Silly Season Fallout

My vacation’s drawing to a close, and ending in a grand finale of sorts.

First off, the knee I bumped on the very first day is now a textbook case of light bursitis and requiring a course of antibiotics, since it hasn’t gone down completely over the past two weeks. Movement is not impaired and it is no longer warm to the touch, but it’s inflamed enough (and for long enough) to require me to get an ultrasound and take altogether too many pills for a fortnight.

It’s a pain, but fortunately not literally. However, my allergy and continued sinus trouble has, in turn, degenerated into laringitis and a touch of bronchitis with the kind of wracking cough that keeps you up at night.

The nihilist’s take: vacations make you sick. Avoid them.

The Fallout

I’ve so far managed to steer clear of reading e-mail until yesterday or so, which was (I think) for the best.

Lacking further sources of amusement, and moving steadily closer to home (and hence being able to enjoy mobile broadband, if intermittently), I’ve been knocking off items from my Instapaper queue, reading the stupefyingly biased accounts of the - verdict, and generally trying to discern whether or not there were actually newsworthy events during the past couple of weeks.

My opinion on the verdict is predictable, but, on the whole, largely irrelevant, so I’ll save you the trouble.

However, my opinion on what has been doing in the mobile industry since, like, forever, is rather more clear cut:

They’ve always done things that way.

If you go this far back, you’ll see and -“inspired” designs. I handled dozens of them over the years as influence grew and the market became more sophisticated, and none of it was really news for anyone in the industry.

The big difference is that the stakes are higher now, and you try to sell more of a smaller range of devices. As handsets became more complex (and hence a larger engineering challenge per device) they’ve gone from a “shotgun” portfolio like (trying to cover every conceivable niche and form factor) to a smaller set of form factors (touch, “candy bar” and “messaging”), with a tiny amount of “premium” devices where there isn’t that much diversity.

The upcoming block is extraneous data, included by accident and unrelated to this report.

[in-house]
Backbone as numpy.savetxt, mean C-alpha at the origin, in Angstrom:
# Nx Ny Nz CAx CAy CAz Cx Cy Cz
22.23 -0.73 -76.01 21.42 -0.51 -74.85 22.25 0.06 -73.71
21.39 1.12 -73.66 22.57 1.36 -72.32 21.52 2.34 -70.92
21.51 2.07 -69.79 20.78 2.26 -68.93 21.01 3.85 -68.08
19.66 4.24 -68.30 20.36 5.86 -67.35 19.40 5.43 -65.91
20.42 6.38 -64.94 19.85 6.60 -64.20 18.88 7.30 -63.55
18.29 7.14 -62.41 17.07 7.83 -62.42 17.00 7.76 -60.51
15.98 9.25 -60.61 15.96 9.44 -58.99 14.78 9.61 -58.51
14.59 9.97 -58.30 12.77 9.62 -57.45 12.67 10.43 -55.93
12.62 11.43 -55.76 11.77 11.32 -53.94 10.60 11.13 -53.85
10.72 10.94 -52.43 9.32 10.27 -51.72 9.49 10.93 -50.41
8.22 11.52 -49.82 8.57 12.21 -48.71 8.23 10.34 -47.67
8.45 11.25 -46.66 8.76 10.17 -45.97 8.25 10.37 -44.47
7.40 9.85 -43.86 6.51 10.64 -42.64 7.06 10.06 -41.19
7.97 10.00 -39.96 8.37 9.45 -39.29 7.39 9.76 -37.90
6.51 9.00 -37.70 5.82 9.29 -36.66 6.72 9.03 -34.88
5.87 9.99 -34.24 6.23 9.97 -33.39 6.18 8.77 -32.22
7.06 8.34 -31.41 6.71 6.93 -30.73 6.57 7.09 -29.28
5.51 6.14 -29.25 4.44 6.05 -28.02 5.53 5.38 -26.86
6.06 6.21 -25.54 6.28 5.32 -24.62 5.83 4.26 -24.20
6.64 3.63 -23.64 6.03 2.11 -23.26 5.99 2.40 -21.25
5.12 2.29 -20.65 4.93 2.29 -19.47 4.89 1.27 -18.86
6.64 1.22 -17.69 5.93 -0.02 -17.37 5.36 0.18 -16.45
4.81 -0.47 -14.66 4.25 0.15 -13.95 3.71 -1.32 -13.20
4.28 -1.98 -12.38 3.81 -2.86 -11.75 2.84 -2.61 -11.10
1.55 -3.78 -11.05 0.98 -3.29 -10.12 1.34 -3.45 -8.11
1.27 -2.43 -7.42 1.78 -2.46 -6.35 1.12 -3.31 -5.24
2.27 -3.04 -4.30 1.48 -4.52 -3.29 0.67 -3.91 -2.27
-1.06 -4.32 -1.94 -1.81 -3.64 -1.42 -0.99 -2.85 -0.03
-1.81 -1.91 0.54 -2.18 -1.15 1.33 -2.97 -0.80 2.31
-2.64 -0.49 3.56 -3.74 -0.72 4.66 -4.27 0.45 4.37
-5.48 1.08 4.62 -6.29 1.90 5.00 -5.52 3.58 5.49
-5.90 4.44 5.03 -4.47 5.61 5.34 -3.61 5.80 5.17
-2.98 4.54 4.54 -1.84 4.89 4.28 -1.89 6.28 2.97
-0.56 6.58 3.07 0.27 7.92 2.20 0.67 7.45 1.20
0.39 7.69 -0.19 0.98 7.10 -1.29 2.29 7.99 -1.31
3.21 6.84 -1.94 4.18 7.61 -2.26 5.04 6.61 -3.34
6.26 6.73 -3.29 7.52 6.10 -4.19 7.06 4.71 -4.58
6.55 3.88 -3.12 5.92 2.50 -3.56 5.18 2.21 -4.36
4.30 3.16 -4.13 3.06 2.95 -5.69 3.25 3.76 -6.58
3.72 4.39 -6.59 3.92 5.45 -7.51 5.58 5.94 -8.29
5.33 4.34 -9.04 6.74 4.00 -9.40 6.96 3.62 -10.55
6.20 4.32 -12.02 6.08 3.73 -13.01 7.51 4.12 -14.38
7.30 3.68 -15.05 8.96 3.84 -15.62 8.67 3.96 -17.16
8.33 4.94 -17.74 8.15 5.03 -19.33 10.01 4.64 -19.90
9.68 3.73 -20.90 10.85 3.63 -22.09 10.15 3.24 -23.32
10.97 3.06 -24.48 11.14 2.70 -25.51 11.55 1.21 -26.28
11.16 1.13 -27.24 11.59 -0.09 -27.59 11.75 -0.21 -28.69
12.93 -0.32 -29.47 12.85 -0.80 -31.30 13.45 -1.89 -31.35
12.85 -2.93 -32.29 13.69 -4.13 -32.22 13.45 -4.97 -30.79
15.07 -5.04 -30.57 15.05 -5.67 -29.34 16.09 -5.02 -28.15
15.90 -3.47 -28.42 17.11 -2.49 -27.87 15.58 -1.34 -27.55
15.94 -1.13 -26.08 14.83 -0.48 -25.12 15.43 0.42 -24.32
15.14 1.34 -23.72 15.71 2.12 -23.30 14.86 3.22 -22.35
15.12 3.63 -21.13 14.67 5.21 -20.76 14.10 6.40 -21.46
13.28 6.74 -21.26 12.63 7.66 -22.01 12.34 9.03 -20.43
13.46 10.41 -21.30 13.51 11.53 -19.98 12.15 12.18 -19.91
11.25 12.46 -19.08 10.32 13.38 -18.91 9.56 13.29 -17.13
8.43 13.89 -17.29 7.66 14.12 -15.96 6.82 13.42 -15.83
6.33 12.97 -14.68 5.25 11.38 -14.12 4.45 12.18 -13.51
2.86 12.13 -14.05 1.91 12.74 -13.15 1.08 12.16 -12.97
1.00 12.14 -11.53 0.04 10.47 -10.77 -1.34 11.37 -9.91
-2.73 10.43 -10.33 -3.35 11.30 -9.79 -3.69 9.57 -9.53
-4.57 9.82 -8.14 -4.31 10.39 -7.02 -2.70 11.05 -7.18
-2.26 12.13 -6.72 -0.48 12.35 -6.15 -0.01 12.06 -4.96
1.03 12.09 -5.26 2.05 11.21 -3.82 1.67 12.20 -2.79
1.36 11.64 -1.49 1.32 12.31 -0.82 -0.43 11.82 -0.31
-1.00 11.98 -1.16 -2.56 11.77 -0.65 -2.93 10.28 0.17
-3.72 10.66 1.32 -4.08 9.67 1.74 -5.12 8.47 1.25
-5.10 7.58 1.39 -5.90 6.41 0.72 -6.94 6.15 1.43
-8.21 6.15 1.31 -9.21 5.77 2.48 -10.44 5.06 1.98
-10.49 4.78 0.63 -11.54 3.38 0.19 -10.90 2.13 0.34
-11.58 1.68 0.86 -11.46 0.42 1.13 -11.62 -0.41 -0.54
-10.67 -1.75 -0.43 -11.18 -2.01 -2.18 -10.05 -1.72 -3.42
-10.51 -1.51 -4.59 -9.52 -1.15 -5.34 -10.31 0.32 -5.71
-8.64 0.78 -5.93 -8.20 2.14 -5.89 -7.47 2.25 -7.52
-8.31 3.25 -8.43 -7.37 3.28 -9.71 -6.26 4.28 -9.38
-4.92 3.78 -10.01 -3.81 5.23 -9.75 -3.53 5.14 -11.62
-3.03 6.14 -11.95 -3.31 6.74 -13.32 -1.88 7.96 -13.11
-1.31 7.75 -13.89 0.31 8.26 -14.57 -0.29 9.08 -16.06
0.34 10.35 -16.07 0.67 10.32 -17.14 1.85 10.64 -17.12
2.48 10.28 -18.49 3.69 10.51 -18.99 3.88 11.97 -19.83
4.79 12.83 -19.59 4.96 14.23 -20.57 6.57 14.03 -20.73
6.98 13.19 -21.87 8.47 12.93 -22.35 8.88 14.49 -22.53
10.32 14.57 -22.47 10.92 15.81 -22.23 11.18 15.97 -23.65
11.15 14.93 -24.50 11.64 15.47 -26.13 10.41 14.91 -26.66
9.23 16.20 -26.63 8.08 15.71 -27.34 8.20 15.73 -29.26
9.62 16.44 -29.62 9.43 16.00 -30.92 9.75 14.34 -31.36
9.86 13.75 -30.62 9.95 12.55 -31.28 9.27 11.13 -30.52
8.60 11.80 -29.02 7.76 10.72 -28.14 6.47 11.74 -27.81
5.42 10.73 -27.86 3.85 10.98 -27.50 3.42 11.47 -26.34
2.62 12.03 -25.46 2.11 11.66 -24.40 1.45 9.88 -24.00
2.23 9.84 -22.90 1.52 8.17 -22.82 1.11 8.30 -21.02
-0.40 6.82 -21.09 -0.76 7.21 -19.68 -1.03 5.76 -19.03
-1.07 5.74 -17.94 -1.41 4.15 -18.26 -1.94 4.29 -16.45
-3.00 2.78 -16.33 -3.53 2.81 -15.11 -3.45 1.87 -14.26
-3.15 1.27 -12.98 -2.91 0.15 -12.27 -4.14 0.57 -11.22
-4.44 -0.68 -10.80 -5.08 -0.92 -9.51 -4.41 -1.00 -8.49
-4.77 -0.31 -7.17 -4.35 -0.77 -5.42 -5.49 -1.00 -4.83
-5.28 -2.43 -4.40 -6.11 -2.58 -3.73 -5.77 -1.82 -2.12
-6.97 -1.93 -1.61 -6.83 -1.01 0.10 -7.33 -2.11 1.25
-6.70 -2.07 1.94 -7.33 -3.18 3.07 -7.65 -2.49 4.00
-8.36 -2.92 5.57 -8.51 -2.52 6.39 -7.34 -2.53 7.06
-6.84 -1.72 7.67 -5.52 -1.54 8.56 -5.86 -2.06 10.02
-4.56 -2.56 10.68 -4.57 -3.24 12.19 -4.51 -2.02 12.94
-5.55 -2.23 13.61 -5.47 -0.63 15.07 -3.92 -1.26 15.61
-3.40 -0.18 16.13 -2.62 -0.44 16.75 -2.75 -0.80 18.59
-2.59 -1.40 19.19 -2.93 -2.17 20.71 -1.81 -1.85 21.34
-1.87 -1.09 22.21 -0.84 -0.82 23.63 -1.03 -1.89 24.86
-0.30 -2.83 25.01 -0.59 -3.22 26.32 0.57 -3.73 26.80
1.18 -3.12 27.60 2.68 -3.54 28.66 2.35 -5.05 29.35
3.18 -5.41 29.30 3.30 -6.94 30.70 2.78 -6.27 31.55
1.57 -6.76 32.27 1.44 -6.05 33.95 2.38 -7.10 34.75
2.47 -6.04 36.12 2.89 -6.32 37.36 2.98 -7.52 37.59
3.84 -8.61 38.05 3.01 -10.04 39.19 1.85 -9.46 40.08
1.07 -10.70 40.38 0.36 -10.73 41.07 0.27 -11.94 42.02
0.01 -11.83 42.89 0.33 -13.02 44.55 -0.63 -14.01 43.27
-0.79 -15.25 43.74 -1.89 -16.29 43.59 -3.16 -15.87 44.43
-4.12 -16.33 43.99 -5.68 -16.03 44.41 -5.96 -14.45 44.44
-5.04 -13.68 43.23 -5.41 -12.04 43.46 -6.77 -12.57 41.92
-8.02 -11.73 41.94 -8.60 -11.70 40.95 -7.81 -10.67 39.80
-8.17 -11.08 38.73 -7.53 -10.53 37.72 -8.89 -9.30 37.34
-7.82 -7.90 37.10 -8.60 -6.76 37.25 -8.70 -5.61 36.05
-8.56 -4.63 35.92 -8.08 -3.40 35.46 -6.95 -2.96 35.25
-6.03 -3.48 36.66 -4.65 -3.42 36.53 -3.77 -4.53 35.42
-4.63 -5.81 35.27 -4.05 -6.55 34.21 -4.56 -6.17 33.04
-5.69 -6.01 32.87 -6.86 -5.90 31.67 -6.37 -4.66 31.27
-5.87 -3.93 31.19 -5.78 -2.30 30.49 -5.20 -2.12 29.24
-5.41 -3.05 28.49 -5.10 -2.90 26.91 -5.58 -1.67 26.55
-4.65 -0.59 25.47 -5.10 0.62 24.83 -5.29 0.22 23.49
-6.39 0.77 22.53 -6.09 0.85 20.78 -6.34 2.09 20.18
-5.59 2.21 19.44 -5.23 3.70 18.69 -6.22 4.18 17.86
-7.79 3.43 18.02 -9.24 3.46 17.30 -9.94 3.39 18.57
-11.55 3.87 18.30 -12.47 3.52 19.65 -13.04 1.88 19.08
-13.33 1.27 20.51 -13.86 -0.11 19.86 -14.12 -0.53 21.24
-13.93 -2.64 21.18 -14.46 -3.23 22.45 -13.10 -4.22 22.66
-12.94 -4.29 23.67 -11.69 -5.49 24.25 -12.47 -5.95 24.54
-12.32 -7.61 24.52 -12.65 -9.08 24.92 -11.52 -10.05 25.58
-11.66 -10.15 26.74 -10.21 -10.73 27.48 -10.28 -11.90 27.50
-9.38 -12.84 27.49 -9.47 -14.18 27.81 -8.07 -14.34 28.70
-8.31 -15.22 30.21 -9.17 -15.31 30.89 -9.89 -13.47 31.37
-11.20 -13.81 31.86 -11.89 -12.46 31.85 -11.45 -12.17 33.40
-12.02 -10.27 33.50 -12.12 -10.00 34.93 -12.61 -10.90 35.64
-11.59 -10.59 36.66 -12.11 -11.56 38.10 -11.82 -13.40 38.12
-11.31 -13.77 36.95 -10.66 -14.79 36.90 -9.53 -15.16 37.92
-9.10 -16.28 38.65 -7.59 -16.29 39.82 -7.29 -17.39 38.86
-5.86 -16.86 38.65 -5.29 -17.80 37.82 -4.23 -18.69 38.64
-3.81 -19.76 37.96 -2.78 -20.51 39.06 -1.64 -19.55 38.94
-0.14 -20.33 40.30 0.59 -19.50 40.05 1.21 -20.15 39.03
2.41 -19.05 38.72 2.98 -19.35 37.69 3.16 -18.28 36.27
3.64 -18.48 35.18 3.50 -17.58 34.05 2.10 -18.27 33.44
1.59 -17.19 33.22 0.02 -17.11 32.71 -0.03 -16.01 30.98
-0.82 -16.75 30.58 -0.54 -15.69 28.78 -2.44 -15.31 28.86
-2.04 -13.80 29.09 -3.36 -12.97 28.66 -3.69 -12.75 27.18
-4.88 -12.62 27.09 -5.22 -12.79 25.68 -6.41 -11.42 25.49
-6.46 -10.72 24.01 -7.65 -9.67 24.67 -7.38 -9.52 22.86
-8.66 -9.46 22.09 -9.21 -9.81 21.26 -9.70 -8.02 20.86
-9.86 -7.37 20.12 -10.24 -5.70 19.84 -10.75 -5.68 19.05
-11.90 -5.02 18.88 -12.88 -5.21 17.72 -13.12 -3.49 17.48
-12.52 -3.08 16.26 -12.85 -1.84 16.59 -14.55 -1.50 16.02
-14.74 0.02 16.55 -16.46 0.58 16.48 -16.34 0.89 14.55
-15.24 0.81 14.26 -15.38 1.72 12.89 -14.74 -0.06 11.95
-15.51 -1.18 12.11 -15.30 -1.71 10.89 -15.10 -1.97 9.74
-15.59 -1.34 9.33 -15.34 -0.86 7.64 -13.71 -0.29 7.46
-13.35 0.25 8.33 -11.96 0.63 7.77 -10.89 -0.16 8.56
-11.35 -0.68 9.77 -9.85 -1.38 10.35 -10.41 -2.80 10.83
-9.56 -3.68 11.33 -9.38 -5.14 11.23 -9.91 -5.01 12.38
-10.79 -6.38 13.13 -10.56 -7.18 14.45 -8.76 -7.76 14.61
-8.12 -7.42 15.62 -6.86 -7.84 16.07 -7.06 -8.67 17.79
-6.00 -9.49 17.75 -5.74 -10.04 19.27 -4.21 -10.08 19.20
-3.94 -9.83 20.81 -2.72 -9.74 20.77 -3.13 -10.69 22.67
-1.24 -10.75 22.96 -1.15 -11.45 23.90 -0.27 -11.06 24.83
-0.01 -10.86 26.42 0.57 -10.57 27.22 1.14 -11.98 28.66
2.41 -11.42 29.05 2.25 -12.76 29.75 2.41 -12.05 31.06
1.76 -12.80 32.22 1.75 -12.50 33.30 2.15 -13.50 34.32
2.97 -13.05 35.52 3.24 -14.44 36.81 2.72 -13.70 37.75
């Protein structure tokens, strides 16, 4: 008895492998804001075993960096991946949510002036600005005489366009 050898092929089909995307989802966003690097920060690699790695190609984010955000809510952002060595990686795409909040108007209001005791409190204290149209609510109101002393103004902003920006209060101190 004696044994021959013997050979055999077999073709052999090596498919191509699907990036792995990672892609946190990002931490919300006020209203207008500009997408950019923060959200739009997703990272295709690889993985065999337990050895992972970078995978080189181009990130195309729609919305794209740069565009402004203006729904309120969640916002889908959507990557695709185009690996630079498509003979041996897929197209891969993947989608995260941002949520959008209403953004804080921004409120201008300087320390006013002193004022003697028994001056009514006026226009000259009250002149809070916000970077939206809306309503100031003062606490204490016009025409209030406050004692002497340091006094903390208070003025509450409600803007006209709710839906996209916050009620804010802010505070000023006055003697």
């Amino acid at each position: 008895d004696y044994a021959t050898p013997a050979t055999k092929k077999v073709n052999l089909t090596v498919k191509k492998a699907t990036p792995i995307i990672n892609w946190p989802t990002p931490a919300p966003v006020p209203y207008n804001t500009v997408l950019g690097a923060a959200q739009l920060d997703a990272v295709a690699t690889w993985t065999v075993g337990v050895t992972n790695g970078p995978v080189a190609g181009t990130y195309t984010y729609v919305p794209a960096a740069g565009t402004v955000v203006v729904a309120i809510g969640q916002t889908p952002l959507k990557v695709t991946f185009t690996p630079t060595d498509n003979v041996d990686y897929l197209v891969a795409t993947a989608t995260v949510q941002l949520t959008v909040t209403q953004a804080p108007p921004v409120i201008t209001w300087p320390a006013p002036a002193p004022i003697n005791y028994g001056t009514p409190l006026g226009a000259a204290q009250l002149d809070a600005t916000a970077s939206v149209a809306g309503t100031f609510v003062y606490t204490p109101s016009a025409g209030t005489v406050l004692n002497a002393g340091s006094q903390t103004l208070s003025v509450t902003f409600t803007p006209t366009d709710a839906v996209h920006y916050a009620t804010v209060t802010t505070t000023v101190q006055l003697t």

Their were already eerily “familiar” (and made tremendously irritating due to the UI being almost exactly alike other devices, but – and this is the bit that I always hated – with things like OK and Cancel buttons swapped), and I’m not surprised their ones were found too similar in many regards1.

As to the software side of things, quite honestly, I abhor their TouchWiz UI and all the junk they install by default – the only device I’ve ever considered buying (and that I’m still considering buying, depending on other musings) is the Galaxy Nexus, and that’s solely because it embodies the reference user experience – and I like the 4.0/4.1 user experience.

A lot. And I don’t think it’s at risk, or that all the noise about hardware and interaction patents are being used to clobber is, in a word, relevant. There are too many biased opinions on the matter for any kind of sanity to be discernible2.

Anyway, I find myself rooting for for the simple reason that they currently embody the only decent full-blown alternative user experience on a phone (and one I would actually prefer to ), and yet their sales are residual, at best, and (sadly) not likely to improve at all in the next quarter, in the US3 or otherwise.

What a weird, fracked-up industry we have to deal with, huh?

  1. I am not surprised their tablets weren’t, since their physical appearance and “trade dress” are markedly different – if unoriginal when compared to other tablets from the Honeycomb era. ↩︎

  2. I’m a bit more concerned about software patents, though. But I won’t bother you with that either. ↩︎

  3. And yeah, I somewhat resent the idea that the US now dominates the mobile industry – it’s as if Homo Habilis went from chipping stones to piloting F-16 fighter jets in a couple of generations. ↩︎

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